Patricia ‘Miss Pat’ Chin on Bob Marley’s Early Days

March 8th marks International Women’s Day and we can’t think of a greater woman to honor than our very own Patricia ‘Miss Pat’ Chin.  Miss Pat, as she is affectionately called, is co-founder of VP Records which began as Randy’s Records in Jamaica.

Pictured: Patricia ‘Miss Pat’ Chin

Miss Pat has worked with and supported just about every producer and musician from Jamaica.  Her purview, as one of the few women who began by working behind the counter selling records, to then launching VP Records, the worlds largest Reggae record label, gave her an opportunity to see music from several angles – from the making to the business of selling.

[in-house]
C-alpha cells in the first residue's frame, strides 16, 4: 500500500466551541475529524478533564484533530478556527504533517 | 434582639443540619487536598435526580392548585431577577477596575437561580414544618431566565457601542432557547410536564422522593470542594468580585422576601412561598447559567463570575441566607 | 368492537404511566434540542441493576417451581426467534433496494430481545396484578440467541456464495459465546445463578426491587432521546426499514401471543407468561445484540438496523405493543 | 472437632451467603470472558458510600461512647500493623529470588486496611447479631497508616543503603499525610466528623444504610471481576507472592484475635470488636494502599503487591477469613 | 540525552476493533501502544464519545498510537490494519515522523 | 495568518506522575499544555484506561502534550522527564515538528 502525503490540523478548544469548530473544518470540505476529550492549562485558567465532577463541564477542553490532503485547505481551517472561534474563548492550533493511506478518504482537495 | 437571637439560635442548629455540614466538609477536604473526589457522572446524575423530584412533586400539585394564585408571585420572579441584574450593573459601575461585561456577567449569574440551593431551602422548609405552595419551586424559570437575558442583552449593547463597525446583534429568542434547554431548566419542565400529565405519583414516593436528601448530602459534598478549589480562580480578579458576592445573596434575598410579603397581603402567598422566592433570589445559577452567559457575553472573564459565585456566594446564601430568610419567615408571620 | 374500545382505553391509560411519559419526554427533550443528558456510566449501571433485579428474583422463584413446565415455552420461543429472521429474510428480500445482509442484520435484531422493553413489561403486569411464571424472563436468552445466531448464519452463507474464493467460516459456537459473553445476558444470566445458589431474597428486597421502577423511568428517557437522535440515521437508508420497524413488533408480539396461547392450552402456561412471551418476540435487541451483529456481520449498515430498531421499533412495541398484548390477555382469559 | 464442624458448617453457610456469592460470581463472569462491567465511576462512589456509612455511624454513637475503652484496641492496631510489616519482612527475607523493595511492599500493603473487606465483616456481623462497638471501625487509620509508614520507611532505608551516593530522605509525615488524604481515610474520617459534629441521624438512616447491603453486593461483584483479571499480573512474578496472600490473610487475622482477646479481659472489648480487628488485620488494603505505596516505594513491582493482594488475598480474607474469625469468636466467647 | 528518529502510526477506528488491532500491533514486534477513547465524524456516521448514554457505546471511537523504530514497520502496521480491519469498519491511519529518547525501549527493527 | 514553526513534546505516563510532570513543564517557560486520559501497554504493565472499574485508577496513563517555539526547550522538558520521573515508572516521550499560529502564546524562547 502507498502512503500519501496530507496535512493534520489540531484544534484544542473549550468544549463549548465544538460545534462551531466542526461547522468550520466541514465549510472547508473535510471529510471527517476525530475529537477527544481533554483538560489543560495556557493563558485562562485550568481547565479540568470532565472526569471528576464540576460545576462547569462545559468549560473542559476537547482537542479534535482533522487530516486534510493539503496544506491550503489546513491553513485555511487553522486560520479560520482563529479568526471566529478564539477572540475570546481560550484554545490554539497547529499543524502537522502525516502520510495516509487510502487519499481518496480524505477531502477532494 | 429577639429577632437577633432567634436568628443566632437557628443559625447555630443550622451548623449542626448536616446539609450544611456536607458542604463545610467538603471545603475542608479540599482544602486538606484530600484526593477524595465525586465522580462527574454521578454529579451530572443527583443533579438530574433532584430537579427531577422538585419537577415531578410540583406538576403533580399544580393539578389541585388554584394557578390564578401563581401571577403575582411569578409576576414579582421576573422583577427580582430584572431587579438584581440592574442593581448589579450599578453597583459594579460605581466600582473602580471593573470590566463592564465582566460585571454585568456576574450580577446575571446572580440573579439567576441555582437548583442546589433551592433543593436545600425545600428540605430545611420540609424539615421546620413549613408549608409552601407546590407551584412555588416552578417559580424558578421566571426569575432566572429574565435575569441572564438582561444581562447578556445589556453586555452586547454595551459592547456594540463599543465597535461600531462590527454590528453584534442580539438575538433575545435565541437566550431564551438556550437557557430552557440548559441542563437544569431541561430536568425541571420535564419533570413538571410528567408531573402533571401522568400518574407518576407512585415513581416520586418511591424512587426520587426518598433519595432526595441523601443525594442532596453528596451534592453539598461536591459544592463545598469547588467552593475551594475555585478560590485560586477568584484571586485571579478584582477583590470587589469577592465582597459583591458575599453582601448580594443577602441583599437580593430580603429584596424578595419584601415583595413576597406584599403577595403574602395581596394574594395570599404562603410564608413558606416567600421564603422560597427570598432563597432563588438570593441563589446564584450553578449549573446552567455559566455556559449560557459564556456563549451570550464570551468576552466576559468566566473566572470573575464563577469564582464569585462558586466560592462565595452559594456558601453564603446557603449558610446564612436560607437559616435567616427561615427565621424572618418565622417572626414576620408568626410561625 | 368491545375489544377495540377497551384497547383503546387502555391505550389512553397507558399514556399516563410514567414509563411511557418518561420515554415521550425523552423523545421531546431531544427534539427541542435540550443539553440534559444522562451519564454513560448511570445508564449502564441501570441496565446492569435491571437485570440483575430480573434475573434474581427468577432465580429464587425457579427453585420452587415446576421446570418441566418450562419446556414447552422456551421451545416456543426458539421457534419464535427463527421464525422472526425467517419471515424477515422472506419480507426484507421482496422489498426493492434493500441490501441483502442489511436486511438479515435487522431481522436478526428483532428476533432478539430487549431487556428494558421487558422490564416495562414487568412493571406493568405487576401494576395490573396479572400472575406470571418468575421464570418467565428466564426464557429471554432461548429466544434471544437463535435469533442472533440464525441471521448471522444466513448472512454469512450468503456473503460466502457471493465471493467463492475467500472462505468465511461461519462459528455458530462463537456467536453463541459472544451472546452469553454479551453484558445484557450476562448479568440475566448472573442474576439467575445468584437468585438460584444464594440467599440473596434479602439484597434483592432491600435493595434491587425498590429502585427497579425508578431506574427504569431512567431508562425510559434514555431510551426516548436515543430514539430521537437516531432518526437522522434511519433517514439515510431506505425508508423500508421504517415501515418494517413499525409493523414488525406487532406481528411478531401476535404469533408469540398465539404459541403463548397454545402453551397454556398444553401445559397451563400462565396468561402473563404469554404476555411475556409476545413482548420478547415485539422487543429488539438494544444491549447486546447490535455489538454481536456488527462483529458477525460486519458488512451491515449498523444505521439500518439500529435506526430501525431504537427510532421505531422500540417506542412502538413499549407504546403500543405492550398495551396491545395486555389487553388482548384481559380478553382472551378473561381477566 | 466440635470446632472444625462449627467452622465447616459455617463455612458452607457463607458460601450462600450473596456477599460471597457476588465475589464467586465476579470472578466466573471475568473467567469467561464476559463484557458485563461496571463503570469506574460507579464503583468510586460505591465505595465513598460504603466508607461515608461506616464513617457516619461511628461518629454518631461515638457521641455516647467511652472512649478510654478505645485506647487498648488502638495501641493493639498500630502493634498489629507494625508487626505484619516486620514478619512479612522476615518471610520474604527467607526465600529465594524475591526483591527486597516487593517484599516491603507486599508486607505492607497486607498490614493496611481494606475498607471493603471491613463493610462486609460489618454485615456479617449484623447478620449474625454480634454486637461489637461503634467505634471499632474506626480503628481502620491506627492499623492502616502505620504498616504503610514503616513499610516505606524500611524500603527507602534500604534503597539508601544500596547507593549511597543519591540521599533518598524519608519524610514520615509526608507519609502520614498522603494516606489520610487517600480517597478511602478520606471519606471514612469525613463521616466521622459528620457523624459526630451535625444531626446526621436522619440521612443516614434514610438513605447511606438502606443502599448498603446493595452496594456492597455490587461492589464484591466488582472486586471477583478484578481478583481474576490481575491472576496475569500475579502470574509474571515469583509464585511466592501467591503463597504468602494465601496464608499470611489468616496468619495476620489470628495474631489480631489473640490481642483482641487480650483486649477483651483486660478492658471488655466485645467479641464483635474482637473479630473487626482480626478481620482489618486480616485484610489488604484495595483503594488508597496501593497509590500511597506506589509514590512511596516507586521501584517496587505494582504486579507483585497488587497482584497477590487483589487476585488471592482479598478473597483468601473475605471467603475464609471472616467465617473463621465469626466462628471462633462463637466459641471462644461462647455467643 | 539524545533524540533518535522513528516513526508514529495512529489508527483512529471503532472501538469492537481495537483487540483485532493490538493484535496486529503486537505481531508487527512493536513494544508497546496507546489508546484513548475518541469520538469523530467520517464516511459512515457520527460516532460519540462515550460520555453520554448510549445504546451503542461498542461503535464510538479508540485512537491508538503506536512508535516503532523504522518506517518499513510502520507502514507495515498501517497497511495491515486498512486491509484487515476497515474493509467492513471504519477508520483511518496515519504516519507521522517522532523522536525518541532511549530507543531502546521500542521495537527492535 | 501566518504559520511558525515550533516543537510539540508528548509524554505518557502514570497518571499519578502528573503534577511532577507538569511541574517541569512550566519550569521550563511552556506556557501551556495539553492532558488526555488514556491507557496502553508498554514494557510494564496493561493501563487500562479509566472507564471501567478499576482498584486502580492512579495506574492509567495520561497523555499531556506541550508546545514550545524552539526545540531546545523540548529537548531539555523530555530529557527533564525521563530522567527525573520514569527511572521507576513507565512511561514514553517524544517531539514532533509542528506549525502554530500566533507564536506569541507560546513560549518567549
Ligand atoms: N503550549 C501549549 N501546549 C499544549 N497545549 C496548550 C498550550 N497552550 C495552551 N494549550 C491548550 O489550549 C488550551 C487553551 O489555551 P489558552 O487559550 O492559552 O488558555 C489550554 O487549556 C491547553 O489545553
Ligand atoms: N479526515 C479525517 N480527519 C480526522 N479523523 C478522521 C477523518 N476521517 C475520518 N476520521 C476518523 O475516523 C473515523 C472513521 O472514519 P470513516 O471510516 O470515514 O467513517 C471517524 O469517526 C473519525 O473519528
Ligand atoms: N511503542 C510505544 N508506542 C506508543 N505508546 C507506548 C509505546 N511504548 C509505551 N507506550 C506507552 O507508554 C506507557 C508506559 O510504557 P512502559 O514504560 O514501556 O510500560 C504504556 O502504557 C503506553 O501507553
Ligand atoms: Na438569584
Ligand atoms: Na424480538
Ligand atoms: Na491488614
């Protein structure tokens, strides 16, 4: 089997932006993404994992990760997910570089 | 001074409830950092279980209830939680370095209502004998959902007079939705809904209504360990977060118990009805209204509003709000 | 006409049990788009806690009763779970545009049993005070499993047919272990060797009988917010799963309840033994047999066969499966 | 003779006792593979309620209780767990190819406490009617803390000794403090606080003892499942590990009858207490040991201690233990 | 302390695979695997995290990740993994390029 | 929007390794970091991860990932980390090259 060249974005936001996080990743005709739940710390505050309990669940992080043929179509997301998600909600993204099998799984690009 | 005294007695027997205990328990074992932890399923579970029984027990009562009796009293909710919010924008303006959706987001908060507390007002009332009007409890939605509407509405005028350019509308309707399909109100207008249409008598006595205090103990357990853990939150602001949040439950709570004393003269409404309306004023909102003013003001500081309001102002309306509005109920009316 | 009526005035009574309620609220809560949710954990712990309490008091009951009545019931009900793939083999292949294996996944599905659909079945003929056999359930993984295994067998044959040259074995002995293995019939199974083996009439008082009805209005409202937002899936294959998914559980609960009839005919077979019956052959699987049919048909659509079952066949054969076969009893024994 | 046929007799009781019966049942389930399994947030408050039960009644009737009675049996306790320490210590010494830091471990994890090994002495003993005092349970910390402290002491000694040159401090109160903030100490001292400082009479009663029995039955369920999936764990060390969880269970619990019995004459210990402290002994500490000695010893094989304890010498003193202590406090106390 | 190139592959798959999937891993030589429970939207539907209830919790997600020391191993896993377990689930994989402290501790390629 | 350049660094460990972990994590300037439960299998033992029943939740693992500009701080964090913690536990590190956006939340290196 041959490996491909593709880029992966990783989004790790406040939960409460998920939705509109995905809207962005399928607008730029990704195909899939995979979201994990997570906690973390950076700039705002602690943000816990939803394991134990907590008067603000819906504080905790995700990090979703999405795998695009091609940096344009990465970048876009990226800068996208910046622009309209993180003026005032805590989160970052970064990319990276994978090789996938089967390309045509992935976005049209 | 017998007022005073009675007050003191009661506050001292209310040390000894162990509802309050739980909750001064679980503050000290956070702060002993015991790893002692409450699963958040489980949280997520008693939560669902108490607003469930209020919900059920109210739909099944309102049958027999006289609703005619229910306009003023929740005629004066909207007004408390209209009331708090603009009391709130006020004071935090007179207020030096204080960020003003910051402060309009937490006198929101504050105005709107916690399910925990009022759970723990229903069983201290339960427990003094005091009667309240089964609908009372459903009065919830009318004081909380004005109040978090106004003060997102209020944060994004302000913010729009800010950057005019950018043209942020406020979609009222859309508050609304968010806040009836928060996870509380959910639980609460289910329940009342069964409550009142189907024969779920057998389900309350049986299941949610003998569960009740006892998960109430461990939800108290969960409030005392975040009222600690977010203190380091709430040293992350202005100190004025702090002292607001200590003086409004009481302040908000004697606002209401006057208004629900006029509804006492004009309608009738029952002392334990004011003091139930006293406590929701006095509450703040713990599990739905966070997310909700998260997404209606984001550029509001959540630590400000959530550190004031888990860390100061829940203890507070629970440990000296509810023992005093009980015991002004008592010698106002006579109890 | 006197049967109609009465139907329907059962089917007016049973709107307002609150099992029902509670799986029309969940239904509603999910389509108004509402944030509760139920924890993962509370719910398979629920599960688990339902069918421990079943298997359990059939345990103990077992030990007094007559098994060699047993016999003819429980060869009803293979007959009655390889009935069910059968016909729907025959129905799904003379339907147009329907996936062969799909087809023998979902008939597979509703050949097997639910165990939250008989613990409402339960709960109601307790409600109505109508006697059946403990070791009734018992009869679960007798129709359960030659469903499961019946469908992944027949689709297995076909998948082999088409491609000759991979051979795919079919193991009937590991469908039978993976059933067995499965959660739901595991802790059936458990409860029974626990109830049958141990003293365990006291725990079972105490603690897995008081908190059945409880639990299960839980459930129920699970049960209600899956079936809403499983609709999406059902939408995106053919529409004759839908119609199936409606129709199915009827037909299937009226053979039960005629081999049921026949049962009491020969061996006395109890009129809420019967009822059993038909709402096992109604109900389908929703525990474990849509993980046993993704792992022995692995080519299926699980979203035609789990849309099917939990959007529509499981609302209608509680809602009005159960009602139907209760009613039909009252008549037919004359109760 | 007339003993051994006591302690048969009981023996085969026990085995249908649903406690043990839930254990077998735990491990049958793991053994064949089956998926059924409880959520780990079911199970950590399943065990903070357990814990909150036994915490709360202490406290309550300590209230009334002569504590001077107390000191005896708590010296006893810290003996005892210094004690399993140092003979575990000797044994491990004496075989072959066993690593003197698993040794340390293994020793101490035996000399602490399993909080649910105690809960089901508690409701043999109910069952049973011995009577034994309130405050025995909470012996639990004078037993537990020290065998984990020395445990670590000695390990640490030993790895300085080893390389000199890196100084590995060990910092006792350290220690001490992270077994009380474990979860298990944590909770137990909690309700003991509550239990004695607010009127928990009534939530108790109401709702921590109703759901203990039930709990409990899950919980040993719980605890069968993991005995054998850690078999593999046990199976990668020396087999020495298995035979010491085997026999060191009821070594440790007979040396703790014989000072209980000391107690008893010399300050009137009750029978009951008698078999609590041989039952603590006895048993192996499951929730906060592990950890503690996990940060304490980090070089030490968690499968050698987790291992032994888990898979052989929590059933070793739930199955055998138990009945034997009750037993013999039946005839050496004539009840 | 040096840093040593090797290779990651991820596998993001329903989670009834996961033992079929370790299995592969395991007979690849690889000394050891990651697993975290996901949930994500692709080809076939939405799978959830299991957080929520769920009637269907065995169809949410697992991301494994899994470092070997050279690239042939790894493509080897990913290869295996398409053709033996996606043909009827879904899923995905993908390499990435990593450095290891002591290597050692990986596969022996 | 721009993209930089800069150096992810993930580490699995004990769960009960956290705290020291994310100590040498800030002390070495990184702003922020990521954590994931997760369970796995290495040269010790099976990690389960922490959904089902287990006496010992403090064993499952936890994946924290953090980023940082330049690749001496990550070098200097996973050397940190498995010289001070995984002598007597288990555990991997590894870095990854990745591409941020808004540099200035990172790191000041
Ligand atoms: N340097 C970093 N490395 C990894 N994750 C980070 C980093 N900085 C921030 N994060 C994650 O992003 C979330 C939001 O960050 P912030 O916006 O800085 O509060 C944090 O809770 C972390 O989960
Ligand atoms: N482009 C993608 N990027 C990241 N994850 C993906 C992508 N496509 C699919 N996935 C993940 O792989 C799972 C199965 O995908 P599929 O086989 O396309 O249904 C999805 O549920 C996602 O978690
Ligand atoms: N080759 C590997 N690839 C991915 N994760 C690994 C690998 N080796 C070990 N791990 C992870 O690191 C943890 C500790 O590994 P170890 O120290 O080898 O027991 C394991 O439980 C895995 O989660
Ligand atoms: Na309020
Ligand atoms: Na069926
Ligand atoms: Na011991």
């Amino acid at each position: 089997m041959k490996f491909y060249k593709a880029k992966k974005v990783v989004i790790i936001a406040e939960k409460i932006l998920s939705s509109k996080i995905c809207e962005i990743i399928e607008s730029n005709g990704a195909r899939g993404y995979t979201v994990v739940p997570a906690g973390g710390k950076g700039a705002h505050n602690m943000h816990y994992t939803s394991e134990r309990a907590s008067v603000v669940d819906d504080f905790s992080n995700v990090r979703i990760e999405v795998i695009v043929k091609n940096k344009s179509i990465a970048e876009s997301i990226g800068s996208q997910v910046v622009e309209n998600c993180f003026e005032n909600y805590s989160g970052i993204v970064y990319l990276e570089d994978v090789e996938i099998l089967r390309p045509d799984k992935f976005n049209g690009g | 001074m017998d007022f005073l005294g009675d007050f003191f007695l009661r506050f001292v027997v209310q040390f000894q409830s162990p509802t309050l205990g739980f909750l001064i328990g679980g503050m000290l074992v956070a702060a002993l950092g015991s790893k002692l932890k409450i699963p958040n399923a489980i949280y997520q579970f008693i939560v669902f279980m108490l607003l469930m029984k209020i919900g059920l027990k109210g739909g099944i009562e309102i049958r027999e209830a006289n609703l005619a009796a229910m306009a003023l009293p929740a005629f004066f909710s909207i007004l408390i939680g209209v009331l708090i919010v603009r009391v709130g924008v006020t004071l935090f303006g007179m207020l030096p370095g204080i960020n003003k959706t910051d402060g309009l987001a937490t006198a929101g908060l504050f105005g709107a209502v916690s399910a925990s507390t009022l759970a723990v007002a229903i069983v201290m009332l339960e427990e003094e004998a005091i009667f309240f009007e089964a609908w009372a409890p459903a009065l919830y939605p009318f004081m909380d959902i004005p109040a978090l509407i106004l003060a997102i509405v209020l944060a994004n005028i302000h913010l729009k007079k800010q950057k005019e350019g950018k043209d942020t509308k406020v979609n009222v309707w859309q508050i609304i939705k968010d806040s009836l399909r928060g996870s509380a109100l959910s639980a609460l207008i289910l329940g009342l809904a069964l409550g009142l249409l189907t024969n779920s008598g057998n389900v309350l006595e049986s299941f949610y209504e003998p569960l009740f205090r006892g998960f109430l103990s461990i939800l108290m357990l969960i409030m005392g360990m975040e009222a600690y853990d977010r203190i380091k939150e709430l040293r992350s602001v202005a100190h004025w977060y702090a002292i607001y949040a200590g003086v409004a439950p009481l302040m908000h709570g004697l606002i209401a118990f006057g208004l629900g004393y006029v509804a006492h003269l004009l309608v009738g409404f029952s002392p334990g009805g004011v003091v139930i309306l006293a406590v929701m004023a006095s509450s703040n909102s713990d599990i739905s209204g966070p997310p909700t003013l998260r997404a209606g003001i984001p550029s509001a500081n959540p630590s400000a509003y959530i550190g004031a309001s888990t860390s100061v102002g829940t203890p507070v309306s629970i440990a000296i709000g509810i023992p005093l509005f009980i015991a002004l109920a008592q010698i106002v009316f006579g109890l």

In her book ‘Miss Pat, My Reggae Music Journey,’ Miss Pat describes how she and Vincent were introduced to Bob and his talent.  She says ‘Lee Perry would book the studio for a month at a time.  This was the case when he was working on early Bob Marley and The Wailers songs.  Their albums, Soul Rebels and Soul Revolution were recorded at Studio 17, as well as some of the Wailers’ early self-productions like “Lively Up Yourself” and “Trench Town Rock.”

At that time, Bob Marley was just another singer and not seen as anyone special, but Lee Perry’s ear for a different kind of sound helped to set Bob on his way to fame.

In fact, when Bob first started coming around to Randy’s at fifteen or sixteen, we didn’t even know he was an artist.  We knew he sang with a couple other guys, but because he was so quiet, we didn’t know much about him.  We also did a few early recordings with The Wailers but were a little late riding that wave because it coincided with Bob’s first few hits abroad.  Meanwhile back at Randy’s we were suddenly scrambling to pull out of storage all the old Bob Marley records that had not been sold before.’

Read more of this excerpt from Miss Pat’s book: